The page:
Legs in pajama pants laying in bed. Text reads: 24 things to do when depression won't let you get up in the morning

24 Things to Do When Depression Won't Let You Get Up in the Morning


The alarm buzzes, beeps or sings — and it’s your cue to get up for the day. Whether you allow yourself a few extra warm minutes under the covers or need to spring out of bed to get to class in time — when you need to, you’re probably able to get out of bed and start your day, even if you’re a little grumpy about it.

But for many people with depression, this “simple” act of getting up in the morning is more than an inconvenience because you just want “five more minutes” — it can feel nearly impossible. When you’re struggling with depression, it’s sometimes not a matter of when you start your day, but the fact that you have to start you day at all. But just because you have trouble getting out of bed doesn’t mean you’re “useless” or that the day is ruined. To find out what can be done when the weight of depression tries to keep you in bed, we asked our mental health community to share one thing they can do when it’s hard to get up in the morning.

Here’s what they shared with us: 

1. “When depression makes it hard to get out of bed I try to give myself a few small goals to accomplish. Like shower and put clothes that aren’t pajamas on, turn on some music or my favorite show and make myself sit somewhere other than my room. Actually get up and make breakfast (or lunch depending on what time I end up getting up).” — Mariah S.

2. “I tell myself my puppy needs me to get up and take care of him because without me he has no one to take him outside or feed him. Even if I can’t take care of myself, I can’t abandon my responsibility to take care of him.” — Cassandra D.

3. “Honestly, I just force myself. I pep-talk myself. And if I get up early enough I’ll open the curtains for natural light and brew coffee. But after an hour of being up, I get exhausted so I usually have to go back and lay down to rest up.” — Eden L.

4. “I put on some fast or uplifting music that makes me want to get up to dance and sing because it makes me feel alive, and nothing else matters when I listen to music. Can’t be anything too introspective though.” — Ethan J.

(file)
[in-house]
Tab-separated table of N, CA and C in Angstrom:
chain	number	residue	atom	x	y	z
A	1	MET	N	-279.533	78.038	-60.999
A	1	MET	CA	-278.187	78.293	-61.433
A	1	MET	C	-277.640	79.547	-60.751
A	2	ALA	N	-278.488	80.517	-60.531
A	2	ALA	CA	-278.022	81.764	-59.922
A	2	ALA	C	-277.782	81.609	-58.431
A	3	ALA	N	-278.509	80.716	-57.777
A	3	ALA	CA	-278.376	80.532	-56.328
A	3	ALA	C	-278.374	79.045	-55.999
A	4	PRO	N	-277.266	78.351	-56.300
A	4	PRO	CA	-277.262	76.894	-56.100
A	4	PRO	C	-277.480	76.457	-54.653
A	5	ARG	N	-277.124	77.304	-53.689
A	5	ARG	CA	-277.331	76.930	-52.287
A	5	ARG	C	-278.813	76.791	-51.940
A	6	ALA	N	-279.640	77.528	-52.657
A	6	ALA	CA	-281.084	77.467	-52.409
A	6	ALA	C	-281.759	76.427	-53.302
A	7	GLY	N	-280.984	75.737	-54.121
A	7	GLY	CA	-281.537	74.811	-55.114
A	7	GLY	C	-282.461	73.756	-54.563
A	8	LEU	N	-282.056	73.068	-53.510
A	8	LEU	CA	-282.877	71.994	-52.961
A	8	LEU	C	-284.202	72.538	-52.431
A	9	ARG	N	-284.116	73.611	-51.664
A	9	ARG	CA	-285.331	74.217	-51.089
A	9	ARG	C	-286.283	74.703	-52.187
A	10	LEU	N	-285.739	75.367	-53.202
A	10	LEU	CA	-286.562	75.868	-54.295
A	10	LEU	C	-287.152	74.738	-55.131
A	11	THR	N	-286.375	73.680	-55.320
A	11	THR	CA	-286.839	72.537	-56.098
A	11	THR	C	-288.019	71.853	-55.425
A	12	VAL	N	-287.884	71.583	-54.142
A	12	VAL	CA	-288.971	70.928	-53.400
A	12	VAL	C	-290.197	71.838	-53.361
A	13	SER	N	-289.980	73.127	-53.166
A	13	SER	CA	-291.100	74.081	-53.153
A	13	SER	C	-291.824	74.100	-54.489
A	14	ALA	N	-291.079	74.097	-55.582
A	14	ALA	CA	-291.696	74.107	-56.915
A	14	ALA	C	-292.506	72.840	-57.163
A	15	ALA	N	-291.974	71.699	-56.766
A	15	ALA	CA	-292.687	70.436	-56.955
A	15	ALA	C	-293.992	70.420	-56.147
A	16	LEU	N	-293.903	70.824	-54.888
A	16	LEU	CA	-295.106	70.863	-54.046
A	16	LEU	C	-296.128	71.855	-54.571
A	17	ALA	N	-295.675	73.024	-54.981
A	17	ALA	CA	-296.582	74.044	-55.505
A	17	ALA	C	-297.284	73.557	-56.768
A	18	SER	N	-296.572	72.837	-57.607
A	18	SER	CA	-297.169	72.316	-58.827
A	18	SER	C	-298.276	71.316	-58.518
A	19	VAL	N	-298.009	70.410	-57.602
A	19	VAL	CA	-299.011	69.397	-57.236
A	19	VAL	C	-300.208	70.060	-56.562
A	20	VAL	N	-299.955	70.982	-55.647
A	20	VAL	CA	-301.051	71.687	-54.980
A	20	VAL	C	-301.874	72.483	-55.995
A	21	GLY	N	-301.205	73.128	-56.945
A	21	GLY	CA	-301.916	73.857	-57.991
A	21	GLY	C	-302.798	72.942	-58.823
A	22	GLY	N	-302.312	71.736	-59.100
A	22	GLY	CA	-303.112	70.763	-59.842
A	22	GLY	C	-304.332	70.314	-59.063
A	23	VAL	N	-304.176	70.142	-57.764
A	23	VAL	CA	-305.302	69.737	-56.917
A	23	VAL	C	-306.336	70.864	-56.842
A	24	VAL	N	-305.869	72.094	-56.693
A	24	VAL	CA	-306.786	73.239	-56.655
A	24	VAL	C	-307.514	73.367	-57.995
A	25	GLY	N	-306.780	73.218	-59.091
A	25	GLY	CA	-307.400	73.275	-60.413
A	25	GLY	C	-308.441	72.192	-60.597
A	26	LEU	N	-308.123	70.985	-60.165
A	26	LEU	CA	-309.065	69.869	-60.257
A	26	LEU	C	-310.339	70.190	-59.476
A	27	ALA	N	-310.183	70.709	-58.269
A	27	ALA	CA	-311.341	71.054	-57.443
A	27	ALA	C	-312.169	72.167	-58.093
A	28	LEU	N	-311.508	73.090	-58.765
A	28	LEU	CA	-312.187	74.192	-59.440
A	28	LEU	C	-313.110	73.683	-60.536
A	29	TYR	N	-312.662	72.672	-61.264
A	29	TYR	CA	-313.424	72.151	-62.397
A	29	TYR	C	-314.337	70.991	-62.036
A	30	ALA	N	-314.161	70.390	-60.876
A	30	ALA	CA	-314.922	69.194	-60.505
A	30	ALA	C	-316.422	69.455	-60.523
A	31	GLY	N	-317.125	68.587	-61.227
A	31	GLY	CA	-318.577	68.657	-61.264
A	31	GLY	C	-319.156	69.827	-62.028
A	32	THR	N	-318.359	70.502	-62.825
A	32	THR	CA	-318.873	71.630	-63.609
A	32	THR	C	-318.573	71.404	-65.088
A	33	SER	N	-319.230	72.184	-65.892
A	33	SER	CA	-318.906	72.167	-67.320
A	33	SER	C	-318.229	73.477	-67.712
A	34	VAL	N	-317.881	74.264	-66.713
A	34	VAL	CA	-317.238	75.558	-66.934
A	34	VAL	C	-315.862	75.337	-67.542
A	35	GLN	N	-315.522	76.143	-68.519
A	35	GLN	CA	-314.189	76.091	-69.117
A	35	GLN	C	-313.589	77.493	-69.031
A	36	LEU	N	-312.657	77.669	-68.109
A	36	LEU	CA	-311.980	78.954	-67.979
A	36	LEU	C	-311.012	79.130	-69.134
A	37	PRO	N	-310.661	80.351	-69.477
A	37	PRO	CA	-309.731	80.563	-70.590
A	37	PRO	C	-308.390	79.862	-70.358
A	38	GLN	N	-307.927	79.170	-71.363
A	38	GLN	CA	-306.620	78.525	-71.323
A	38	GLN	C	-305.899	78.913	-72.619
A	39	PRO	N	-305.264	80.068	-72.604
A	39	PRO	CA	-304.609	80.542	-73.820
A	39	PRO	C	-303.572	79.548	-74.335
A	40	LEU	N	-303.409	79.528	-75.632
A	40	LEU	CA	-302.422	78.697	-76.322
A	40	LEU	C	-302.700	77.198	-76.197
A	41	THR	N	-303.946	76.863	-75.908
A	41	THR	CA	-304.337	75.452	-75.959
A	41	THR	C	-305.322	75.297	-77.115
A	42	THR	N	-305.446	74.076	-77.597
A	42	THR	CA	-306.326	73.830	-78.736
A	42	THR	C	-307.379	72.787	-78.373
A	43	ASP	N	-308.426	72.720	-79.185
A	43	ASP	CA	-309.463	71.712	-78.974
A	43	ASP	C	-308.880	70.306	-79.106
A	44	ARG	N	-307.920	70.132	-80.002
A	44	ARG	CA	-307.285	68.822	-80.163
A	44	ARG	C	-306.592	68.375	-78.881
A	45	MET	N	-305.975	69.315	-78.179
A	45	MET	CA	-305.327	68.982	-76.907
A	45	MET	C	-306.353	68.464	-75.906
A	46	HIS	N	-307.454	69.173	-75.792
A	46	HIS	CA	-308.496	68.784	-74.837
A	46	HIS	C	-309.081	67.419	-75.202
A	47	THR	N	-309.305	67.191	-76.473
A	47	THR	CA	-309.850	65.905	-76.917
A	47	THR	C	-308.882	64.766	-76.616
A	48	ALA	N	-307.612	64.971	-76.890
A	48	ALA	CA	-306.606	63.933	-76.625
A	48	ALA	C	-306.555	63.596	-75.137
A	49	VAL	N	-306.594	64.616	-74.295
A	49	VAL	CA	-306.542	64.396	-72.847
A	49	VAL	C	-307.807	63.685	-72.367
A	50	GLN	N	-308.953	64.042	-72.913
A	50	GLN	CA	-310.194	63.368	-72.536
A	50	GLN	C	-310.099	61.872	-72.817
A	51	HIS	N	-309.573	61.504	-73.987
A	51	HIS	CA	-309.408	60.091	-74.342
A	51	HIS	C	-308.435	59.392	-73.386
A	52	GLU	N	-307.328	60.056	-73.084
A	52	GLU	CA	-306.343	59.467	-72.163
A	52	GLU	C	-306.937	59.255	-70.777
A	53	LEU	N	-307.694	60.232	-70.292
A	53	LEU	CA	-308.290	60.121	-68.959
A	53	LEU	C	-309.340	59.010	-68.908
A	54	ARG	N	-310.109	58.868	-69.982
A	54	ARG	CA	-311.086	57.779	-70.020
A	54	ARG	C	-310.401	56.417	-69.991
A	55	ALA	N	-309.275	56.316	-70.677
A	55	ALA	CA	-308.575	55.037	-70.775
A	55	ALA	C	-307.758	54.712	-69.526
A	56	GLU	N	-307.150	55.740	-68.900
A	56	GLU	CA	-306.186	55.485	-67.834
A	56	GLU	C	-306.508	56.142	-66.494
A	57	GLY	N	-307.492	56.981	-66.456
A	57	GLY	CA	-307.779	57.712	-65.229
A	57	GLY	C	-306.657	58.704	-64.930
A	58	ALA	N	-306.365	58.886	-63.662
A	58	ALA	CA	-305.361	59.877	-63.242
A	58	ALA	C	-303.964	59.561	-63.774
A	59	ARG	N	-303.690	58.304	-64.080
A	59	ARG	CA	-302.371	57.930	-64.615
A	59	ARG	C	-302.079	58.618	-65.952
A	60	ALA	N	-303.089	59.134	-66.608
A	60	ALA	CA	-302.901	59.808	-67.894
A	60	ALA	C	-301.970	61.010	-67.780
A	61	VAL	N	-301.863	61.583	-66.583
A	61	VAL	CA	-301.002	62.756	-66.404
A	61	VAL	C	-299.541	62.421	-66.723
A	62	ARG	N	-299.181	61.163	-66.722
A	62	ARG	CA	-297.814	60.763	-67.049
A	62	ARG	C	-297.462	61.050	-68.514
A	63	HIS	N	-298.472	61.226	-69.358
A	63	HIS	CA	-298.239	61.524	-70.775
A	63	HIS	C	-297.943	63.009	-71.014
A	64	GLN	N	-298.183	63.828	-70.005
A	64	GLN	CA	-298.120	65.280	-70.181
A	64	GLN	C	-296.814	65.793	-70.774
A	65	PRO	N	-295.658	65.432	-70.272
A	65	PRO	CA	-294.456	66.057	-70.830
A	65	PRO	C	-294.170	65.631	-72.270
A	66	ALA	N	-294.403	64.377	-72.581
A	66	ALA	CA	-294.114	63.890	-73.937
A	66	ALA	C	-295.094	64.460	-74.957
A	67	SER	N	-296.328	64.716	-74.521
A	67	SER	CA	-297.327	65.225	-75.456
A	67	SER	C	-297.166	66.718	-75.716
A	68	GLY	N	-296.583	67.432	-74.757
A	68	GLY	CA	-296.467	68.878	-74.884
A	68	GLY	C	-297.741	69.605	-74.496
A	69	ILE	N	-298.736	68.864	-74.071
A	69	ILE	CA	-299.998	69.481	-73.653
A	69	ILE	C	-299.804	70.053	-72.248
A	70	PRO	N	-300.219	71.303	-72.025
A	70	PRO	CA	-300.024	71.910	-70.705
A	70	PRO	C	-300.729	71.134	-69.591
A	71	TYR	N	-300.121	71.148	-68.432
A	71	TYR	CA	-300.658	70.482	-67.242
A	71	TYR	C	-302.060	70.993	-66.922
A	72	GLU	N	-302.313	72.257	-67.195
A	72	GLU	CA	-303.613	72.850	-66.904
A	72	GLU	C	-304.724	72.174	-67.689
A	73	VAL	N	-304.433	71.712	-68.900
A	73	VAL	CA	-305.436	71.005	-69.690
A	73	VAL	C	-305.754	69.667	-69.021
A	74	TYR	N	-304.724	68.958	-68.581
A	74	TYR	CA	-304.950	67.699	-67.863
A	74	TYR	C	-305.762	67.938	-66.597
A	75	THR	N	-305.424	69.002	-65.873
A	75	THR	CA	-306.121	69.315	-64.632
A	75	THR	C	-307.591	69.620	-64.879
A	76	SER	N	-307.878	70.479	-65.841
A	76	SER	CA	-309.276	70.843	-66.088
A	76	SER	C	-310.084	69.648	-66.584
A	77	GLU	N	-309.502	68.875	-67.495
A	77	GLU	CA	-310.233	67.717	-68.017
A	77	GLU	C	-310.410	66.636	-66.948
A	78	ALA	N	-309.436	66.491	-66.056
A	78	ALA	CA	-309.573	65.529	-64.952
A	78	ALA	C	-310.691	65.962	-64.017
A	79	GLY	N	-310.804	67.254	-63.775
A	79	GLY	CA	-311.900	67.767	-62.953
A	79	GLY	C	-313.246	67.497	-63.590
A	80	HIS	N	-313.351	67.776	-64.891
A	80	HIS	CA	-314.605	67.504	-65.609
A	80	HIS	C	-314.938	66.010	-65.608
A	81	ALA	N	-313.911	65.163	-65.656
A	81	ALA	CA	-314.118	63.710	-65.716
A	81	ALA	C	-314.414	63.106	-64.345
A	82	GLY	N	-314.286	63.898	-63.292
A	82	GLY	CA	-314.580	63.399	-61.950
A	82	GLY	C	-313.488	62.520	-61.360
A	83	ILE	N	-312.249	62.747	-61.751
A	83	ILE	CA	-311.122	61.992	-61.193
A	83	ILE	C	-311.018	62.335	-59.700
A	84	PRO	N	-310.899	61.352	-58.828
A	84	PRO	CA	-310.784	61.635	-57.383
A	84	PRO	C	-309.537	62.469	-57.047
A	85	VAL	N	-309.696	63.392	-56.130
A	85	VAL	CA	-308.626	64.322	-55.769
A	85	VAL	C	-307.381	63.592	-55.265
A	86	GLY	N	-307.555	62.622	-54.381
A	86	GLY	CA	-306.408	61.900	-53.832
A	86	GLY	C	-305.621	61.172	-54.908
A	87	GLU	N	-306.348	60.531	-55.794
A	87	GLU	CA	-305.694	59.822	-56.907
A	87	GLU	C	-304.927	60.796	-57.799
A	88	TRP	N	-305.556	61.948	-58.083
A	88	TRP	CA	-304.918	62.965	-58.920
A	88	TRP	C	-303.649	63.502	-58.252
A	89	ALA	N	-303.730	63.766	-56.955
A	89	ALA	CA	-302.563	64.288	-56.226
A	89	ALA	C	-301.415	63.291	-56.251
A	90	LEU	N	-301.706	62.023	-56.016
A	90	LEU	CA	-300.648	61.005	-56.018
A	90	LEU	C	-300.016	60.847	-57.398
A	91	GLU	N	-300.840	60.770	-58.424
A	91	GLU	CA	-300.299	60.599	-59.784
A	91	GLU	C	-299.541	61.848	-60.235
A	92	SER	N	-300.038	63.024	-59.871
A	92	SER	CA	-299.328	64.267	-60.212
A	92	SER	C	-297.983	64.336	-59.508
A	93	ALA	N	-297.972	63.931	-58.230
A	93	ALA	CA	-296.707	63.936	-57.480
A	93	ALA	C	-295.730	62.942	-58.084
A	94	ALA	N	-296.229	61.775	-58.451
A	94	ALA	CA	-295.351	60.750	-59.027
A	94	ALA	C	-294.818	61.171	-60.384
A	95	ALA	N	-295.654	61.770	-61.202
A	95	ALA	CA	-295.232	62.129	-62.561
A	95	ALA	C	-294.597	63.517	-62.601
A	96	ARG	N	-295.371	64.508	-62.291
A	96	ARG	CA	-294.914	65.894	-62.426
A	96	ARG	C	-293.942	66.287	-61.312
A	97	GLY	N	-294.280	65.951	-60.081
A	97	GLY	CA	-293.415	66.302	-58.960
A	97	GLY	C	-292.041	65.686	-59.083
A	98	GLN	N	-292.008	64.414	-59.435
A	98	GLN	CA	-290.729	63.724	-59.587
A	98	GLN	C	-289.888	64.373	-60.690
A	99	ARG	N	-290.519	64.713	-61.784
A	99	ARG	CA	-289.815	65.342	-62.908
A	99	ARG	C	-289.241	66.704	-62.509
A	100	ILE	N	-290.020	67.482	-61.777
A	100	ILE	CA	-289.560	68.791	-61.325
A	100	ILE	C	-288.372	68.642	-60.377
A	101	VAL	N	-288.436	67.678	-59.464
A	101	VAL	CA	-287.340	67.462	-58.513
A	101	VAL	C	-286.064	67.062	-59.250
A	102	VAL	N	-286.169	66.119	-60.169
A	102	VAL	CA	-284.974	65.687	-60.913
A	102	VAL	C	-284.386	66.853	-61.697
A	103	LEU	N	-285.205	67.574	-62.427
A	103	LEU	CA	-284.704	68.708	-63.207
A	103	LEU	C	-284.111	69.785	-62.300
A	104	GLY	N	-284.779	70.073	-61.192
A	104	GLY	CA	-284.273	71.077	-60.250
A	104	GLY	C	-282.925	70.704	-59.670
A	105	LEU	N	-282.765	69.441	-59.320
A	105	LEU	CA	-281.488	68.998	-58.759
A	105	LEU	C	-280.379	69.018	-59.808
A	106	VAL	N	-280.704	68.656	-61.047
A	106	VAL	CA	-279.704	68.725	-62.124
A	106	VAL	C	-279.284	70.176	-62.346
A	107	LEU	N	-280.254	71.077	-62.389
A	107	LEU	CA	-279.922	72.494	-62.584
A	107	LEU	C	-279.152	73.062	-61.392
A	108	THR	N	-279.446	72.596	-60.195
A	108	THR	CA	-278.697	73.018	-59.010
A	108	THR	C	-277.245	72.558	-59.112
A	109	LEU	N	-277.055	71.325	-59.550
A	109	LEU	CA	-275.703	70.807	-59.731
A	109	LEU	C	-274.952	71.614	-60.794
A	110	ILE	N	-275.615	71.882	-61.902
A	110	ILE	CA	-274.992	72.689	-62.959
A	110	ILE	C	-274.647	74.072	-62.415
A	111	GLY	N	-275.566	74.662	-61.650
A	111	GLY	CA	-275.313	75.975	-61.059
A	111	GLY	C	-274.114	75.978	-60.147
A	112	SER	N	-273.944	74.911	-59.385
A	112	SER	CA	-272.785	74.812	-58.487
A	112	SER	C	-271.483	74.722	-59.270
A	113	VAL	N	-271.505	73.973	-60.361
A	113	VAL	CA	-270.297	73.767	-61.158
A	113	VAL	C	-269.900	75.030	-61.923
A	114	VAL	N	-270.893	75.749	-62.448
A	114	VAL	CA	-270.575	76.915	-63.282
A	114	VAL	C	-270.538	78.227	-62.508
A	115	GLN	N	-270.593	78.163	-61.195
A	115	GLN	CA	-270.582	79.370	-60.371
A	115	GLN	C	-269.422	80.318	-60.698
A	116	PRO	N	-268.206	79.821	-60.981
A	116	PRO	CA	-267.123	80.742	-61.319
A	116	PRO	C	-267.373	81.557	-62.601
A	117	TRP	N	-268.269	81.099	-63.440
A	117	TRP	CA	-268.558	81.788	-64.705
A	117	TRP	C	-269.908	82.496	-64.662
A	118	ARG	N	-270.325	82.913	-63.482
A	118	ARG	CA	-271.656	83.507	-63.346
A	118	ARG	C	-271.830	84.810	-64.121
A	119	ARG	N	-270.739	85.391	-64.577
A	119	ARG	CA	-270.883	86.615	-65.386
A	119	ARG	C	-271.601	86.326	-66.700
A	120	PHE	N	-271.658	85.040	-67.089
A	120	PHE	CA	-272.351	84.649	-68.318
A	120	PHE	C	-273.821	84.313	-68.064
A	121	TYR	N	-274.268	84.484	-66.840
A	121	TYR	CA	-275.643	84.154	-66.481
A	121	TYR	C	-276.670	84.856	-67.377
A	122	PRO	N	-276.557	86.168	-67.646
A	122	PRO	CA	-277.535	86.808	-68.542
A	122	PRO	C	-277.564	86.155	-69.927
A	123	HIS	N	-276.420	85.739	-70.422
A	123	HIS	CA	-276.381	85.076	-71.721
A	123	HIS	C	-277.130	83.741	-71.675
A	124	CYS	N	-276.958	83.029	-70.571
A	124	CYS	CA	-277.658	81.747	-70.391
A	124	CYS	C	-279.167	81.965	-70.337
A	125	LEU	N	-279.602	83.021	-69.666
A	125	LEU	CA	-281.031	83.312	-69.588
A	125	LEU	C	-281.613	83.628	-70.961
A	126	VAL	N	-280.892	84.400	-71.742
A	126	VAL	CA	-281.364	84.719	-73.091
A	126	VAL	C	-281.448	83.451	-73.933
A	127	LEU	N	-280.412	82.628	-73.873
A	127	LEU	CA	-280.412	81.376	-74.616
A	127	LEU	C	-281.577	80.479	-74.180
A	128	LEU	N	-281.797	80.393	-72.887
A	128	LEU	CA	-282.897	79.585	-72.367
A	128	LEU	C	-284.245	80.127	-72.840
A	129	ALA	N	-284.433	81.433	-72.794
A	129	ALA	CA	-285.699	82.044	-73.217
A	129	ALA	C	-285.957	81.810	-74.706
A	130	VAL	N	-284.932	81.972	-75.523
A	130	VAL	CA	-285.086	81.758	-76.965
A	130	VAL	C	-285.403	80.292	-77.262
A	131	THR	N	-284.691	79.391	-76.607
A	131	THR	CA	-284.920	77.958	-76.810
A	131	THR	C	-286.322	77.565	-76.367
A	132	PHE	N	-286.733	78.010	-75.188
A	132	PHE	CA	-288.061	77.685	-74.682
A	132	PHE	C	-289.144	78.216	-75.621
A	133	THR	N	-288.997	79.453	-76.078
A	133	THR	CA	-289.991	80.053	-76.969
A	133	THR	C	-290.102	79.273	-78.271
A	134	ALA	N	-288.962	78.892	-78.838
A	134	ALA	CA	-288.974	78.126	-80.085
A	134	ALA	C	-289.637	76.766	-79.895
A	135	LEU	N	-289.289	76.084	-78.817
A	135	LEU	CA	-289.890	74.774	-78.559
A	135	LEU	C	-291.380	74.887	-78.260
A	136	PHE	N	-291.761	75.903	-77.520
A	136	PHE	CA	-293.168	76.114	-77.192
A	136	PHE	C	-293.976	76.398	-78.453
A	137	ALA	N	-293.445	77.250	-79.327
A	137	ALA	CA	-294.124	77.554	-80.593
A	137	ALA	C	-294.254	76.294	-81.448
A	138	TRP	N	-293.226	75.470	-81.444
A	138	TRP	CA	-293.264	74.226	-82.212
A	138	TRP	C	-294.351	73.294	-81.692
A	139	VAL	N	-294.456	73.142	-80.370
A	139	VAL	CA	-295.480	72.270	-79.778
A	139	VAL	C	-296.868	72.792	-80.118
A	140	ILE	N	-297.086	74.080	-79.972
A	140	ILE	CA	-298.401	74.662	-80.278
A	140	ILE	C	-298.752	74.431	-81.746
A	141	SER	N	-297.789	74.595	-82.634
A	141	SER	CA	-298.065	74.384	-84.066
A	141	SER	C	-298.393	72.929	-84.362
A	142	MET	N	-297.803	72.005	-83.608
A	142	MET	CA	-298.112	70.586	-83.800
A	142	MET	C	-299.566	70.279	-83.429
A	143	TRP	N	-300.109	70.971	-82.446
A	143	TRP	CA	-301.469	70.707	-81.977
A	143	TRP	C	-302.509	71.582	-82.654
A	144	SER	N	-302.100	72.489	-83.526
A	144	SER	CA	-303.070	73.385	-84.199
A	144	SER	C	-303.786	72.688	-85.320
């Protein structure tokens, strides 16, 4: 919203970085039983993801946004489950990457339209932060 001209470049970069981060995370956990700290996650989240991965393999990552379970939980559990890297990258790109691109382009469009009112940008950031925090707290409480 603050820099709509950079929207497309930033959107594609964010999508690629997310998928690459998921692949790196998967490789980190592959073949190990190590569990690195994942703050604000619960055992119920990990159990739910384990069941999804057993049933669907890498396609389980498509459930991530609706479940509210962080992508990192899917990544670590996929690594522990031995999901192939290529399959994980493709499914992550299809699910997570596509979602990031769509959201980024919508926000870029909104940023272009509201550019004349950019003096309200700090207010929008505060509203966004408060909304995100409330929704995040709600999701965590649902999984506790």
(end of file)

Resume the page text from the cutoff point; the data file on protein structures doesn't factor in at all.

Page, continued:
5. “To get myself out of bed on especially hard days, I look at photos of things that make me smile: friends, family, pet, good times, etc. This helps remind me there are things worth getting up for.” — Sandy S.

6. “Although this isn’t something I do for myself, I normally leave my door closed when I sleep so a lot of mornings I’ll wake up to my dog crying outside my door because he wants to come in to see me. This is really motivating since it makes it so I have to get up and open the door, not only to have him stop crying, but it also makes me excited since there’s someone who is so excited to see me first thing in the morning.” — Kira M.

7. “On those days, I narrow my list down to as little as possible and allow myself a nap if it’s just for 30 minutes. I might add an extra guided meditation, and I make sure self-care is my top priority for the day.” — Amy L.

8. “I remind myself getting out of bed helps me get out of my head… going to work, going on a drive, seeing my family or friends, seeing my dog. I remind myself that depression doesn’t have to be my reality. I remind myself that there are people who love me and will be by my side the second I call (even if I still question that fact in my mind constantly). I remind myself today is just a day and it’s not the end of the world if I truly can’t make it out of bed… tomorrow is a new day and a new chance to do what I couldn’t do today.” — Allison L.